Q: How do I help my 8-year-old daughter with type 1 diabetes understand the seriousness of choices like sneaking food? What kinds of consequences work with someone her age?
A: At 8 years old, many children with type 1 are simply not developmentally ready or able to comprehend how poorly-controlled diabetes can result in serious health complications in the future. However, this doesn't mean your daughter can't understand that her everyday choices affect how well she feels right now.
To phrase your concerns in a more relatable way, talk about high or low blood sugars in terms of activities she enjoys and how symptoms might affect her ability to perform these activities. For example, if she's involved in sports, let her know that high blood sugars will make her tired and limit her ability to play well. On the other hand, if her sugars are low, she won't be able to participate in games or practices until her blood sugar is stable. If she enjoys reading or schoolwork, talk to her about how highs and lows can make reading difficult and affect her ability to focus and learn.
Then talk about solutions. If she's hungry or wants an extra snack, there's no need to sneak food. Instead, she is responsible for letting you (or another caregiver) know what she's eating, so her insulin needs can be met. Likewise, check to make sure she's getting enough food at meals and snacks, with a balance of all the necessary food groups. She's a growing girl, and it might be a good time to revisit her typical meal plan to discuss where she might like to make some changes.
If, despite these efforts, you find that your daughter is still not working with you to help manage her diabetes, you may want to consider removing privileges as an incentive for her to follow the steps she needs to in order to stay healthy. Parents often feel guilty about the disease and all their child has to deal with, and resist discipline as a result. However, when it comes down to giving your child a healthy future, you may need to remind her that taking insulin and managing blood sugar are not options -- these are critical for her well-being, growth and development.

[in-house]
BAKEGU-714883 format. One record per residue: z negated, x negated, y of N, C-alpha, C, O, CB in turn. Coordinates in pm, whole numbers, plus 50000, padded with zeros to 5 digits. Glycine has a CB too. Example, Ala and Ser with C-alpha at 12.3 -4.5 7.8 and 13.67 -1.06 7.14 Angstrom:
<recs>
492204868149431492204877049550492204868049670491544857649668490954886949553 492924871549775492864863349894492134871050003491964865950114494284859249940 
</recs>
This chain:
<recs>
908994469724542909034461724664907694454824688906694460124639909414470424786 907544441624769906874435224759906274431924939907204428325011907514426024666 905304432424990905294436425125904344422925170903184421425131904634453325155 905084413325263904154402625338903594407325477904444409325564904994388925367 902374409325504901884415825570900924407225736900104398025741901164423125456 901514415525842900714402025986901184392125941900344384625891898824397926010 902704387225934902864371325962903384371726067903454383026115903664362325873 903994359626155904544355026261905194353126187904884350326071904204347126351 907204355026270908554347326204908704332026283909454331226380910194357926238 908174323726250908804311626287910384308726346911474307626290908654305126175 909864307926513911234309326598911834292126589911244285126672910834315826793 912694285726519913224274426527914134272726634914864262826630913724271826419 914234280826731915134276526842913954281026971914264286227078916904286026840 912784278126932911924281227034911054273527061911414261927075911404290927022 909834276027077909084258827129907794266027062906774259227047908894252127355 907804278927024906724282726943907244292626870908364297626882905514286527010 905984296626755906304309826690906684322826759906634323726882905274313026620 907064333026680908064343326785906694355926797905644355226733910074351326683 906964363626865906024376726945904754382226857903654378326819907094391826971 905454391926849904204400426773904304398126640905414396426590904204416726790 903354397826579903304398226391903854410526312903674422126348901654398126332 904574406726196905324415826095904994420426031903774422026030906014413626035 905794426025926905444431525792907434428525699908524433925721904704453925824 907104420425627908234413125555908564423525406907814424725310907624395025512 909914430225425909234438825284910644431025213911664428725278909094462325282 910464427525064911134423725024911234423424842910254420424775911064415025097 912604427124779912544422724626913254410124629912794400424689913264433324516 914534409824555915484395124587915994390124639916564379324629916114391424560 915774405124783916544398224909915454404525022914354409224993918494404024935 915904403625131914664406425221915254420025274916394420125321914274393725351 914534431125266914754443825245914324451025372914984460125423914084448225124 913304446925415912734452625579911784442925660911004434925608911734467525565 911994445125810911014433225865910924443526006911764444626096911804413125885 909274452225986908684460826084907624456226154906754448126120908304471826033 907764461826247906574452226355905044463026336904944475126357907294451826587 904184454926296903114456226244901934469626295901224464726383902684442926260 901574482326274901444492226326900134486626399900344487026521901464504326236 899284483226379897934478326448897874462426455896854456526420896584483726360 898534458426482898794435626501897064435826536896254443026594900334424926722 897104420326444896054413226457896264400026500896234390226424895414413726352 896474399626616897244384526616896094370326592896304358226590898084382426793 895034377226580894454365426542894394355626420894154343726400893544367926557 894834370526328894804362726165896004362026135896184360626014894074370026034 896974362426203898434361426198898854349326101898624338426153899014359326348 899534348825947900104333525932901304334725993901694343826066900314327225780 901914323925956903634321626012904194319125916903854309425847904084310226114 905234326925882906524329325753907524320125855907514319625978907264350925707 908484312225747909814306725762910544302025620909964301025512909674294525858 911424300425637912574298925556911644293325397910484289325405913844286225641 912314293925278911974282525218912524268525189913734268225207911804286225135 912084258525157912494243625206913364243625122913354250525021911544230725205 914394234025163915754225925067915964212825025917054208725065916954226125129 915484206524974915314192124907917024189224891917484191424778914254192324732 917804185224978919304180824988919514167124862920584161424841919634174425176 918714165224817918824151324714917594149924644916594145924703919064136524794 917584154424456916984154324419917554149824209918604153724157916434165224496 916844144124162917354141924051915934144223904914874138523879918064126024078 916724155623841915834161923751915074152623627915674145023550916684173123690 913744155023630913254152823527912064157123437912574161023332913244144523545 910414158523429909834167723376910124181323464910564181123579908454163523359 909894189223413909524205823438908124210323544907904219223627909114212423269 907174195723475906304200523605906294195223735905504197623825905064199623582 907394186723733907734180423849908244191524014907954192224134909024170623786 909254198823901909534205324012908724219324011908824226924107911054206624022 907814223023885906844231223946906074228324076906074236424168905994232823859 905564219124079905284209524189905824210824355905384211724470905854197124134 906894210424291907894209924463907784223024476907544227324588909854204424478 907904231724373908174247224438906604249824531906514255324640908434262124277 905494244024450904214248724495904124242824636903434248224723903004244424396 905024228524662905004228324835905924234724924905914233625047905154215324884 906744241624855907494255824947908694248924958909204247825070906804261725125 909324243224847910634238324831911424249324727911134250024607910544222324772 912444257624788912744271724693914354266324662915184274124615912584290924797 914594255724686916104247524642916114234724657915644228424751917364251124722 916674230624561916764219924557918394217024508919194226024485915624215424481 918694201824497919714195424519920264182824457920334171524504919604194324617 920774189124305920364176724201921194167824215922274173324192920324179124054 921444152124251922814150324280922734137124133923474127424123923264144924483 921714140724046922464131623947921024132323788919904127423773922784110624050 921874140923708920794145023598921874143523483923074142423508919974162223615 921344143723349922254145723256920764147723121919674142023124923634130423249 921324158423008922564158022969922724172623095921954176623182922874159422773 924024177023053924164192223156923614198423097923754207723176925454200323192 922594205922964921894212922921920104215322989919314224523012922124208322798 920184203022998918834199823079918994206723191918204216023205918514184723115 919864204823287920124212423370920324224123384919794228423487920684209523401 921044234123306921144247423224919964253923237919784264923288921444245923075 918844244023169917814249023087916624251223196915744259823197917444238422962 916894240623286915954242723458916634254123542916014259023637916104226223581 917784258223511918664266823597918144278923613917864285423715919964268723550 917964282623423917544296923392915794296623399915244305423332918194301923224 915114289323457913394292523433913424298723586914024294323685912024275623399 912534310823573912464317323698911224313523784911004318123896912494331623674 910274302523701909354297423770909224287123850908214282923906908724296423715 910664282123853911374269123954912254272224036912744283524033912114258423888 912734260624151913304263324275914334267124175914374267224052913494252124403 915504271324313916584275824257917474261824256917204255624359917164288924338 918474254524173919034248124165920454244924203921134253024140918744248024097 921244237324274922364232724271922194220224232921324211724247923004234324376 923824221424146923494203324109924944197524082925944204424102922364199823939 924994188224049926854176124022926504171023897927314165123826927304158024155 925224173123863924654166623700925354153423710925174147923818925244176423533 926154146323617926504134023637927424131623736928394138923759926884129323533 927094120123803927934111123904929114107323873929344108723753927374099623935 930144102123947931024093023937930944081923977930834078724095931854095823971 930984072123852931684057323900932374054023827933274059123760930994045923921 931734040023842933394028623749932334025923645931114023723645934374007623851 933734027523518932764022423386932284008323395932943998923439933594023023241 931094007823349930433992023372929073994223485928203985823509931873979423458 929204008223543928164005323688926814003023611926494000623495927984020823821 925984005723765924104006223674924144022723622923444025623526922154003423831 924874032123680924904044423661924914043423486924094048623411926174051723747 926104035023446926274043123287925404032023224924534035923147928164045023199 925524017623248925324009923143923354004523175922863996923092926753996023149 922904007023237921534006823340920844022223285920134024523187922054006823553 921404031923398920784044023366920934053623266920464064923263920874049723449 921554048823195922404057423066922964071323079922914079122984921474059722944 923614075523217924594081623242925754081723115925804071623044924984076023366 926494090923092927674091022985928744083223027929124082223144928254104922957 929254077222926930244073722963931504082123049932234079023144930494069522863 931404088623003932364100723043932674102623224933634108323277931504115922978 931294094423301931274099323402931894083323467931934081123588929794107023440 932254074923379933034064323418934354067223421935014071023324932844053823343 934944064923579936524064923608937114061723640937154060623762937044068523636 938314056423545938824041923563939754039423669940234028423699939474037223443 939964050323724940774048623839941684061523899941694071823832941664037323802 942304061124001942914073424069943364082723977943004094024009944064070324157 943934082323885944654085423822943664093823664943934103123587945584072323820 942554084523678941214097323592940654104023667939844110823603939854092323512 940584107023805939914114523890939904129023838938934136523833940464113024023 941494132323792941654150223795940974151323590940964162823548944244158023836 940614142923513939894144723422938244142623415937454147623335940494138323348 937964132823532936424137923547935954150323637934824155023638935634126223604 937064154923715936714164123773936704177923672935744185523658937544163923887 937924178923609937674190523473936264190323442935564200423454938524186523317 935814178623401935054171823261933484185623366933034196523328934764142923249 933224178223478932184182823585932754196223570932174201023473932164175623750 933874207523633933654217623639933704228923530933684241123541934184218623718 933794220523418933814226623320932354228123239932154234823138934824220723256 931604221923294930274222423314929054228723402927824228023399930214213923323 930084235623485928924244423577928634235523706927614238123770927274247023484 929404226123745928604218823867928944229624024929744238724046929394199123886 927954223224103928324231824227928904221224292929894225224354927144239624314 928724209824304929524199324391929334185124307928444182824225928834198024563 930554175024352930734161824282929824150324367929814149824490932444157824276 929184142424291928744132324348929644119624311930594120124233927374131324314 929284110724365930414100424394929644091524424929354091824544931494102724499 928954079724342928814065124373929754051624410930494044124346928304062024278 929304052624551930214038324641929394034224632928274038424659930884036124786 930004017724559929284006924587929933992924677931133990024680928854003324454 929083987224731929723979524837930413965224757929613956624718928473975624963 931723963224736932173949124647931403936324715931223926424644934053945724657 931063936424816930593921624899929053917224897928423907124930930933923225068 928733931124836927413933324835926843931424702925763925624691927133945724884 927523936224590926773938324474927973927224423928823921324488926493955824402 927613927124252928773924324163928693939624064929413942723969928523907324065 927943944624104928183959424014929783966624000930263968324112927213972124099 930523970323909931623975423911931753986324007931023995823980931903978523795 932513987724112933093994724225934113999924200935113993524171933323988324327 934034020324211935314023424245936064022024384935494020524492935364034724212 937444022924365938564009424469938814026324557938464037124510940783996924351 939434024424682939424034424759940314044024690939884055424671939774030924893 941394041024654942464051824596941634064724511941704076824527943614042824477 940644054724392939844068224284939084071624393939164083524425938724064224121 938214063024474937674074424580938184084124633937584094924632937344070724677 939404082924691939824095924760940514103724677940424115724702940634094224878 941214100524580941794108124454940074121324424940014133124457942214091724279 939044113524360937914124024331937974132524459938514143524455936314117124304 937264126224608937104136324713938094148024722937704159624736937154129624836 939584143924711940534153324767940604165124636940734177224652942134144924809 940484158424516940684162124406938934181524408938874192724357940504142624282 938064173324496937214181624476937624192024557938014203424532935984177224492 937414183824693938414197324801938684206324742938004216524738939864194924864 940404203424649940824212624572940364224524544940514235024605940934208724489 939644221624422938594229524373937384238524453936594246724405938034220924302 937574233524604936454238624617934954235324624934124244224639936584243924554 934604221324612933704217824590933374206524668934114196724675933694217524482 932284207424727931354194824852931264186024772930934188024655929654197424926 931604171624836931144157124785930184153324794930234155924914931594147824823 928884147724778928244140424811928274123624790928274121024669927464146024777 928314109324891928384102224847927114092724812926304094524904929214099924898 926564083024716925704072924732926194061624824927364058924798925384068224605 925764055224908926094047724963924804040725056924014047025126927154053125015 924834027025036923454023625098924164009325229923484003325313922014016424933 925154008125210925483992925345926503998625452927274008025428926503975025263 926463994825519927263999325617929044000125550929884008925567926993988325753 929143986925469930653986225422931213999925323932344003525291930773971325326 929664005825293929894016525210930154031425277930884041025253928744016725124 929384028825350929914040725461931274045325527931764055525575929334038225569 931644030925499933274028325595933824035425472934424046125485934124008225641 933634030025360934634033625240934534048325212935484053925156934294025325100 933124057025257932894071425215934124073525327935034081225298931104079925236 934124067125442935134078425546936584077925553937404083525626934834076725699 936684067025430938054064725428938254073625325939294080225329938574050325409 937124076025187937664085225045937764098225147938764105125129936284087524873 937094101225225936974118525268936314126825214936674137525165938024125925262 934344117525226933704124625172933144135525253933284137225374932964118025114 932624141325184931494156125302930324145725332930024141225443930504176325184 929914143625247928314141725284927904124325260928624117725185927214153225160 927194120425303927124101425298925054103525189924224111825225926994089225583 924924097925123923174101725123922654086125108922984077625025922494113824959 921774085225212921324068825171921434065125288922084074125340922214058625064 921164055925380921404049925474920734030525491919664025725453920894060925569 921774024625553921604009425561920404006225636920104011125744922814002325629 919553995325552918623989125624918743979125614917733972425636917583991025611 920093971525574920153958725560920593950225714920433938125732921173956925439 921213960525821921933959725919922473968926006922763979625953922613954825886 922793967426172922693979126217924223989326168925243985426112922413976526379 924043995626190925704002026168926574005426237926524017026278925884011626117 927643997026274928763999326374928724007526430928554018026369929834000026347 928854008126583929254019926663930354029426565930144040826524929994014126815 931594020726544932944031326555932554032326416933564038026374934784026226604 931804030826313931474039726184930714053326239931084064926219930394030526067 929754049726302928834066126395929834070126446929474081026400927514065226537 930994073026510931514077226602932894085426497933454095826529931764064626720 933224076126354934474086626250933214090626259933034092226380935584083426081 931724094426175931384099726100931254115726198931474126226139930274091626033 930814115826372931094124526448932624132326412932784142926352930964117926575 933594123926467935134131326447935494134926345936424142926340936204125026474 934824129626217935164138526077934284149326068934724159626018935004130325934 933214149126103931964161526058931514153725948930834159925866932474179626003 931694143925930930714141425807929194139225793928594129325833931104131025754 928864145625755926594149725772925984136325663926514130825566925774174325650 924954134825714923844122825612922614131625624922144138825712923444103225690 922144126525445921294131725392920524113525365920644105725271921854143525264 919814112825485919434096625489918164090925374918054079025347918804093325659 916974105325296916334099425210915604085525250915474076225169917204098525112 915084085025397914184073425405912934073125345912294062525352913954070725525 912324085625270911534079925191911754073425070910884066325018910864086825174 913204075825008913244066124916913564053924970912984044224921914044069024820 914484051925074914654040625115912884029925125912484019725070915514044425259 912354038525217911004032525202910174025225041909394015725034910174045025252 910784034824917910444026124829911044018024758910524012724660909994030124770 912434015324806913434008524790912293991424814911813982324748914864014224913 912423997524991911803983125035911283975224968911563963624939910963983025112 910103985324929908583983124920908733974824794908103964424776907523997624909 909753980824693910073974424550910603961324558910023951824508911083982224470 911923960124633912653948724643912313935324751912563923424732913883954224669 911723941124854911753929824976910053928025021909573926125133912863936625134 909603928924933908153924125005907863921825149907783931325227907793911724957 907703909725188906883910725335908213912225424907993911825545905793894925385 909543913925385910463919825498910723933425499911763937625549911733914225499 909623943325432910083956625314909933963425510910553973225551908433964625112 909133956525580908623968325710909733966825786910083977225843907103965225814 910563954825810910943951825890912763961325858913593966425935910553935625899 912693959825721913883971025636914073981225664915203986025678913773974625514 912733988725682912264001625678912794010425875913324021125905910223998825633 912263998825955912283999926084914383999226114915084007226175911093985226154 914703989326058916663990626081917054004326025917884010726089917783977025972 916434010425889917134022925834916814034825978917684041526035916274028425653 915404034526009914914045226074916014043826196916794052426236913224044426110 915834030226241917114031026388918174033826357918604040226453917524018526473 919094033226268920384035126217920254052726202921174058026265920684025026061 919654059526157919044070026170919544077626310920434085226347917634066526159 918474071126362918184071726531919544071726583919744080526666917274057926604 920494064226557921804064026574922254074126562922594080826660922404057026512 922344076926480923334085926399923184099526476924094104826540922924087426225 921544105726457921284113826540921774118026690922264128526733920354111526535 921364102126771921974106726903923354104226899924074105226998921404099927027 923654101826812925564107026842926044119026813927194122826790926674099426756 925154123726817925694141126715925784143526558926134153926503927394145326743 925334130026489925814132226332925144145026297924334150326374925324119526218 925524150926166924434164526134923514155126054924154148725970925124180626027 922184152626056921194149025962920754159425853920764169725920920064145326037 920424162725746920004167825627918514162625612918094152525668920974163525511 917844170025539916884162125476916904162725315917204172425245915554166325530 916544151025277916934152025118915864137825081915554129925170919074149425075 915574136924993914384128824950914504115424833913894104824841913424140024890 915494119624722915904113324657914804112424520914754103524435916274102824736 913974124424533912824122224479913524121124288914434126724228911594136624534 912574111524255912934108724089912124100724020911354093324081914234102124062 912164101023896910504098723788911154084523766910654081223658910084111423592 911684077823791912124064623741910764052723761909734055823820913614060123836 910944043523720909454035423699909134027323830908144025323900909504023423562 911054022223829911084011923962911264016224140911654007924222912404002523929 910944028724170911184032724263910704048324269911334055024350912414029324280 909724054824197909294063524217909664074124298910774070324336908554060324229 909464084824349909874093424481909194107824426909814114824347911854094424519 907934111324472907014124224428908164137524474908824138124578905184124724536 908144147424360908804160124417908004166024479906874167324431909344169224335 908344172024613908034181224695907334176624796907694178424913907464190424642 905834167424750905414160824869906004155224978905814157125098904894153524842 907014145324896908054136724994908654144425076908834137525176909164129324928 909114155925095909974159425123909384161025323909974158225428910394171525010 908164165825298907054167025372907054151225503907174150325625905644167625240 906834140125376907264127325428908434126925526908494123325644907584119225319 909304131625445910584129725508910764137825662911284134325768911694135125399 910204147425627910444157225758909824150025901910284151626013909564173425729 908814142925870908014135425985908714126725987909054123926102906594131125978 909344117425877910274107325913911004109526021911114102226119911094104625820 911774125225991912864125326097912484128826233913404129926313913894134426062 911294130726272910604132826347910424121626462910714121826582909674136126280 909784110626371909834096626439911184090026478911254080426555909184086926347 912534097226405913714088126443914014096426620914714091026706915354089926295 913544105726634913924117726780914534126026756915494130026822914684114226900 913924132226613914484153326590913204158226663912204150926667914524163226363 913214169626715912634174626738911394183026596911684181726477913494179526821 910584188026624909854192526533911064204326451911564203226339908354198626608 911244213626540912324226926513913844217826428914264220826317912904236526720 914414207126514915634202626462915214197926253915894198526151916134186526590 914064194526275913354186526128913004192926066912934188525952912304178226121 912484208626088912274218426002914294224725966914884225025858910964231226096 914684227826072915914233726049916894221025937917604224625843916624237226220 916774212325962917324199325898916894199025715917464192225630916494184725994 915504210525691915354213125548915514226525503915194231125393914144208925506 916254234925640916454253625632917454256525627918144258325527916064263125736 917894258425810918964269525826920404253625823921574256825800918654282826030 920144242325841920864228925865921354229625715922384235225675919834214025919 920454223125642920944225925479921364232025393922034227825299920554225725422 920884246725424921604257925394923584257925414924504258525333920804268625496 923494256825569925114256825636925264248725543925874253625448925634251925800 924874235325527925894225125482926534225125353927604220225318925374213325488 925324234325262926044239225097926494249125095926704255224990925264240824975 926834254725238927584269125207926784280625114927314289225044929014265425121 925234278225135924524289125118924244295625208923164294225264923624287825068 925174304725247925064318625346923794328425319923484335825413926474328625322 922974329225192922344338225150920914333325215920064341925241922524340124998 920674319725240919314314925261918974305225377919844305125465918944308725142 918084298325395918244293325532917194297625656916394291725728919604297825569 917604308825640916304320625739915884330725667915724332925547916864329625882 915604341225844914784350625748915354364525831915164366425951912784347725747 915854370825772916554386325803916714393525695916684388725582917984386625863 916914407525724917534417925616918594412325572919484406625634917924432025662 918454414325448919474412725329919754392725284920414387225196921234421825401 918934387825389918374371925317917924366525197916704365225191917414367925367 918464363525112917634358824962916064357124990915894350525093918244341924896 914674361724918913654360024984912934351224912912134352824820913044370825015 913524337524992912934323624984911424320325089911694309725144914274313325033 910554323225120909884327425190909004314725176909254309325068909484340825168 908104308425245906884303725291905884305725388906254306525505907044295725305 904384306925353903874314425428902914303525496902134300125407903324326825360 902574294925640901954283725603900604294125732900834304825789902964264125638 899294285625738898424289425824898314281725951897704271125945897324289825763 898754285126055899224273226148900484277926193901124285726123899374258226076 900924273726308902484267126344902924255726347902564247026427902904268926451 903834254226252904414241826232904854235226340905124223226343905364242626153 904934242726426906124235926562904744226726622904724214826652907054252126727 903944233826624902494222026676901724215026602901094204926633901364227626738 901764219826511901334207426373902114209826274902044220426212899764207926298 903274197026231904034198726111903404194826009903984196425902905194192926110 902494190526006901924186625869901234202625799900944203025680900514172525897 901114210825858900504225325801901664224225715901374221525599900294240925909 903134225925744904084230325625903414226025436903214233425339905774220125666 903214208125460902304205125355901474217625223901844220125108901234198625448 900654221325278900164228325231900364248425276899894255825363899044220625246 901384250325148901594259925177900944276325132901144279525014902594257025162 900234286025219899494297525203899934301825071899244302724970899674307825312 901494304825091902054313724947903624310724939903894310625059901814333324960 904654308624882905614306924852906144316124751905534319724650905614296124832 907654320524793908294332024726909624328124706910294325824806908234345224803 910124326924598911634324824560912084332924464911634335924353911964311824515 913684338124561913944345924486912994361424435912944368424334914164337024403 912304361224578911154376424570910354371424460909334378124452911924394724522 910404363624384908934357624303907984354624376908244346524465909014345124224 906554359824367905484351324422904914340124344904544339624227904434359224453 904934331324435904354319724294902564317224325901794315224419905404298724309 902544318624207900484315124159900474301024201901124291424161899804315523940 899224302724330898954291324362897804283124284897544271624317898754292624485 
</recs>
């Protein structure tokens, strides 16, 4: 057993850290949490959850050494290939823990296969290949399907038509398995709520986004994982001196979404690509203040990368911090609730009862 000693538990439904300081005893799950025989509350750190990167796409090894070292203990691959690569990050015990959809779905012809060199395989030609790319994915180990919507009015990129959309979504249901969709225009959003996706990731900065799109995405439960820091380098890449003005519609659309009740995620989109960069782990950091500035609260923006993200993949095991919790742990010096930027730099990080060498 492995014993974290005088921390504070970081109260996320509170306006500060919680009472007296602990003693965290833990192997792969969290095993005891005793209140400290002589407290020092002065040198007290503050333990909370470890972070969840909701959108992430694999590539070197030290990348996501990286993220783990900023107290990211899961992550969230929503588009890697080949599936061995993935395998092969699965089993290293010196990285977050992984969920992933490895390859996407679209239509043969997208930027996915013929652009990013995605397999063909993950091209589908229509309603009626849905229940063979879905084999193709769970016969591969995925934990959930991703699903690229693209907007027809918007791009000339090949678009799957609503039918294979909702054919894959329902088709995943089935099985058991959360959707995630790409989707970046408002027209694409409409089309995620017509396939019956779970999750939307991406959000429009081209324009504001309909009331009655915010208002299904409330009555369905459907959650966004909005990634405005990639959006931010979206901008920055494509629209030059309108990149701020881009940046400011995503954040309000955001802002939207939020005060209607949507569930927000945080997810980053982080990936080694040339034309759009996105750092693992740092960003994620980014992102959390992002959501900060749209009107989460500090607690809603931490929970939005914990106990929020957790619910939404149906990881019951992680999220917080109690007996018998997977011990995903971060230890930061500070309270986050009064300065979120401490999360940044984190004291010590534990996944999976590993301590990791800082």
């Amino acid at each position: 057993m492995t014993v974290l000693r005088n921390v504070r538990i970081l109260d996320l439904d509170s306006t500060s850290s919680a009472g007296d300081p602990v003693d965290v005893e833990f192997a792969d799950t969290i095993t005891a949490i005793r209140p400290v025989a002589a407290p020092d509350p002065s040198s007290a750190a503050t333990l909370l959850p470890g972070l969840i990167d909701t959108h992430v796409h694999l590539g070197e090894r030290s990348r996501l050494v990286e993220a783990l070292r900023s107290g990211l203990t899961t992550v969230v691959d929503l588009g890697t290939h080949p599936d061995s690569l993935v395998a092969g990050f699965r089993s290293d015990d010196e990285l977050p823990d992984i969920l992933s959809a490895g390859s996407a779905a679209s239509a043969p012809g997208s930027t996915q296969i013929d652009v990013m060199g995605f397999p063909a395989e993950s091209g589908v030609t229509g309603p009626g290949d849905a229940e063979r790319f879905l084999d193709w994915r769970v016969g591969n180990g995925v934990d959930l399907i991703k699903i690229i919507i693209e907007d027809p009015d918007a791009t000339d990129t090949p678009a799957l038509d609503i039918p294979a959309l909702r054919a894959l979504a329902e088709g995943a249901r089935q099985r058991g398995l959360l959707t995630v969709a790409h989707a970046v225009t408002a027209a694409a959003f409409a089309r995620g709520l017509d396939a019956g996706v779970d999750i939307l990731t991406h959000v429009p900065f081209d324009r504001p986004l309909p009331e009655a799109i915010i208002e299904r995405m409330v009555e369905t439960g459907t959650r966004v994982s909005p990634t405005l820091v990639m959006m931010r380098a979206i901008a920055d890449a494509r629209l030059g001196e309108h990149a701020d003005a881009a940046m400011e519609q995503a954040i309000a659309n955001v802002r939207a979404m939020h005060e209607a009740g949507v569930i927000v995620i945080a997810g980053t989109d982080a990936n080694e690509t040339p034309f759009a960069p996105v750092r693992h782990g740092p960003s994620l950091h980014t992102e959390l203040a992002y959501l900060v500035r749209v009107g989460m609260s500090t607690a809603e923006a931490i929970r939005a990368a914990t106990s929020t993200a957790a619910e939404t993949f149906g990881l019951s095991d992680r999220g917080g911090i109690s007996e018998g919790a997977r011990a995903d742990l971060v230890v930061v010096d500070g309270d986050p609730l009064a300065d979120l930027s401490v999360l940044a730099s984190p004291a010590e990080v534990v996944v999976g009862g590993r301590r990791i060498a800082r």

Of course, every child is different and responds differently to these types of discussions. Have you addressed your daughter's behavior with your diabetes educator or a counselor? They may be able to work with you to tailor your pitch to best meet her needs. As your daughter grows up, the types of conversations the two of you have about diabetes will change and likely deepen as she gets "the big picture" of what having diabetes means. For now, consider this first conversation a way to get the ball rolling.
--Cheryl Patterson, R.D., C.D.E., is a registered dietitian, certified diabetes educator, and program coordinator for the Diabetes Education program at Nemours/Alfred I. duPont Hospital for Children in Wilmington, Delaware.
How Other Parents Deal
"Our son started sneaking food when he was in middle school because, as he eventually told us, he was starving when he got home from school and just didn't want to deal with insulin. We met with a nutritionist and created a meal plan to keep him filled up. It worked like magic! No more food sneaking." --Amy, mom of 15-year-old Chris
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